…the last taste of summer

It’s officially fall now.

The autumn equinox has come and gone and the leaves are beginning to turn here in Maine…apples and pumpkins abound, mums (the flowers) are being popped into the ground and into pots everywhere and the smell of smoke is in the air…but I’m still savoring the last taste of summer…

vine-ripened

Vine ripened tomatoes,

basil 2

fresh basil,

fresh mozz. 2

fresh mozzarella

presto pesto

and pesto.

Melt together between two slices of bread and you will taste summer in a way which no other sandwich compares…

Granted, my tomatoes have all been plucked from their vines (nights are getting a bit too chilly for them) and they now continue to ripen on my window sill and the basil (still in the garden) is starting to brown, but I picked as much as I could before the cooler nights settled in and I’m so glad I did! I’ve made batches of pesto, stored what I could in the fridge and am drying more…

So what to do with all those tomatoes, basil and pesto?

Bake some bread, buy a block of fresh mozzarella and get slicing….

Now it’s not a ‘cheap’ sandwich to make if you have to buy all the ingredients, but if you’ve been fortunate enough to grow the basil and tomatoes and have the desire to bake some bread (check this recipe out for a very simple and inexpensive recipe) all you’ll need to buy is the fresh mozzarella. The least expensive block I’ve found sets me back $4, but I can get at least 4 sandwiches from one, so that ends up being only $1 per sandwich (at least for the cheese), a far cry from what this sandwich would cost if it was to be ordered out…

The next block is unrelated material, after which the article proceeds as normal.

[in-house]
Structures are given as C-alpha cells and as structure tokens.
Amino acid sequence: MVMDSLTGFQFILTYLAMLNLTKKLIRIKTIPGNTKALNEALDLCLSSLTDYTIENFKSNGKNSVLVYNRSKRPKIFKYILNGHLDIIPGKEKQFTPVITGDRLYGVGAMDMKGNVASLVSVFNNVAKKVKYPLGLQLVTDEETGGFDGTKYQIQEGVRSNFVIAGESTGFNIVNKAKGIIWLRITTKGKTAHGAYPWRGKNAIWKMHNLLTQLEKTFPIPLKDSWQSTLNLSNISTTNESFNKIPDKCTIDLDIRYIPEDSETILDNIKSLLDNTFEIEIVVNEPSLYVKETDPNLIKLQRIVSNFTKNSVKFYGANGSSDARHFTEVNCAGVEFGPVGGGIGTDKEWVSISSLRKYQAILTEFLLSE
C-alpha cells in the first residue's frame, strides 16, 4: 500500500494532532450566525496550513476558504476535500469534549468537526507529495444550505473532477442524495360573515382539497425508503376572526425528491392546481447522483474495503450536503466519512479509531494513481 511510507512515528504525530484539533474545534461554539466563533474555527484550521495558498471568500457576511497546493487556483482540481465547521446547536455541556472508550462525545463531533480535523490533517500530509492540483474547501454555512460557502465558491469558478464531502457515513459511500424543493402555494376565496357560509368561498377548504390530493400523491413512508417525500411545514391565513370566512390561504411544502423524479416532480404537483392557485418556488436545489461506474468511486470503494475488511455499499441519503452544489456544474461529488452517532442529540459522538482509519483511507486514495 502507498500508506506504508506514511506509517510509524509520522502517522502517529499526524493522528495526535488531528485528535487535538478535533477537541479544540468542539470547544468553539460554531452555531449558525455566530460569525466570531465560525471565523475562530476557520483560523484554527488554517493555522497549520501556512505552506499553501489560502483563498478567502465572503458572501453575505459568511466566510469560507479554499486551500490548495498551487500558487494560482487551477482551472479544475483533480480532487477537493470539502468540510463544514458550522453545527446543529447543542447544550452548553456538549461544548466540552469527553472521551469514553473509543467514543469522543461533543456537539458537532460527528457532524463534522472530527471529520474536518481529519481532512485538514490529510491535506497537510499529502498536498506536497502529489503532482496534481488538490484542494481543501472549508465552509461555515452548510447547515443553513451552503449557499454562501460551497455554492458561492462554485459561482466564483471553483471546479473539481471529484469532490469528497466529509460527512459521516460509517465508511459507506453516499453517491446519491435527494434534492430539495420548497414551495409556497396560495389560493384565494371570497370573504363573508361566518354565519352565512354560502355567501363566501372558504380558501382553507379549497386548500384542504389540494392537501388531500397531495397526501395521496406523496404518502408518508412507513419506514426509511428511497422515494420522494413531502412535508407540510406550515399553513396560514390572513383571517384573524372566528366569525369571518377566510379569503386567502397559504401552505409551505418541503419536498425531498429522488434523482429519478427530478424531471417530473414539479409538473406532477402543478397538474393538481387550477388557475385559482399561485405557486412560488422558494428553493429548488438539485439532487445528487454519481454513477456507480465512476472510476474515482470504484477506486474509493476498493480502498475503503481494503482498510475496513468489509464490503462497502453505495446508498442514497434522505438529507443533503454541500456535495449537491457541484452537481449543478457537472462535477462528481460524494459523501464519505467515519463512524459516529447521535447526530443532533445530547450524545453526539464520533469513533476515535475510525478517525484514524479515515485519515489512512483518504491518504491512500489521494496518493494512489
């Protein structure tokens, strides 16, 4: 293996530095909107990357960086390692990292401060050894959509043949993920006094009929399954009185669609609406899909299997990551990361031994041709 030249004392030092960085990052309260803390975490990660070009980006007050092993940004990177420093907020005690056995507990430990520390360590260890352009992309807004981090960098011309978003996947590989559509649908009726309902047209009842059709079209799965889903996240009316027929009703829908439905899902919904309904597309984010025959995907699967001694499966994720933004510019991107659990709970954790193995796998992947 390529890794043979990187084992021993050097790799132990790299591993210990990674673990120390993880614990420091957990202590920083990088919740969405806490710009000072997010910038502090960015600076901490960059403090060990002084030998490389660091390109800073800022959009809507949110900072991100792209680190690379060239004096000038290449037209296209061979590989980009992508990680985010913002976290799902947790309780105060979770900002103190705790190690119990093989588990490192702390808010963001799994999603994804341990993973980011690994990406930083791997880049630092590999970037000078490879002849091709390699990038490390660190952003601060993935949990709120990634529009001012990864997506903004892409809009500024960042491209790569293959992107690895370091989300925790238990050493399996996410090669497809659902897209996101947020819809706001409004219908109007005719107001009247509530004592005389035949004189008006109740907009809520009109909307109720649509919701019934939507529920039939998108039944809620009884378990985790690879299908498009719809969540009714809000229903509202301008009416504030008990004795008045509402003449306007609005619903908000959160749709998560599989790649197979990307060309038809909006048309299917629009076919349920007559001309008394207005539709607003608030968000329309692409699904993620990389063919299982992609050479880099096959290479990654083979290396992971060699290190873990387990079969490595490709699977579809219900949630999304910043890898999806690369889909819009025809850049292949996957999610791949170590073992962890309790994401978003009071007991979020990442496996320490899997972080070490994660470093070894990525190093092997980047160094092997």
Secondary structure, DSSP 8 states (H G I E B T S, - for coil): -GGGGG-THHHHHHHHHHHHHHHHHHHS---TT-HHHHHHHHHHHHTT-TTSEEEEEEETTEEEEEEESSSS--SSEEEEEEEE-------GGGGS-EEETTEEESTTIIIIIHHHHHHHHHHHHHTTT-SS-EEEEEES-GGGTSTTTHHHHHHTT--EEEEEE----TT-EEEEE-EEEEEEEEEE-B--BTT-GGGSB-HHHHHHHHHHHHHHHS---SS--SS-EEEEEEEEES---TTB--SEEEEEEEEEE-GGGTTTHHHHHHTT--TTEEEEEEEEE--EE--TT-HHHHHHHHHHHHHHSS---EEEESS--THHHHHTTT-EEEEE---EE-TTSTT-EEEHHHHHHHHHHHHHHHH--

Gather your ingredients;

tomatoes + basil

sliced bread 2

fresh mozz. 2

A few leaves of basil, a few slices of fresh mozz., a couple pieces of bread, a tablespoon or two of pesto and sliced tomato. Add a drizzle of olive oil and balsamic if you wish, a bit of butter for browning and you will have the tastiest summer sandwich – ever!

Spread each half of bread with pesto,

pesto spread 2

top with a layer of basil, fresh sliced mozzarella and then tomatoes…drizzle with a bit of olive oil and balsamic (if you wish), a sprinkle of salt and top with other half of the bread…butter each side and place on hot griddle. Turn once browned and then cook the other side. Cut and serve! side view layered 2

layer tomatoes, basil and cheese 2

top view browned

cut and ready to serve 2

These were so delicious, Michael and I agreed we each had to have a second!

Are you missing summer already? Then why not make this sandwich and be reminded…

What are your favorite summertime ingredients? What’s your favorite sandwich?

Enjoy.

garden goings – on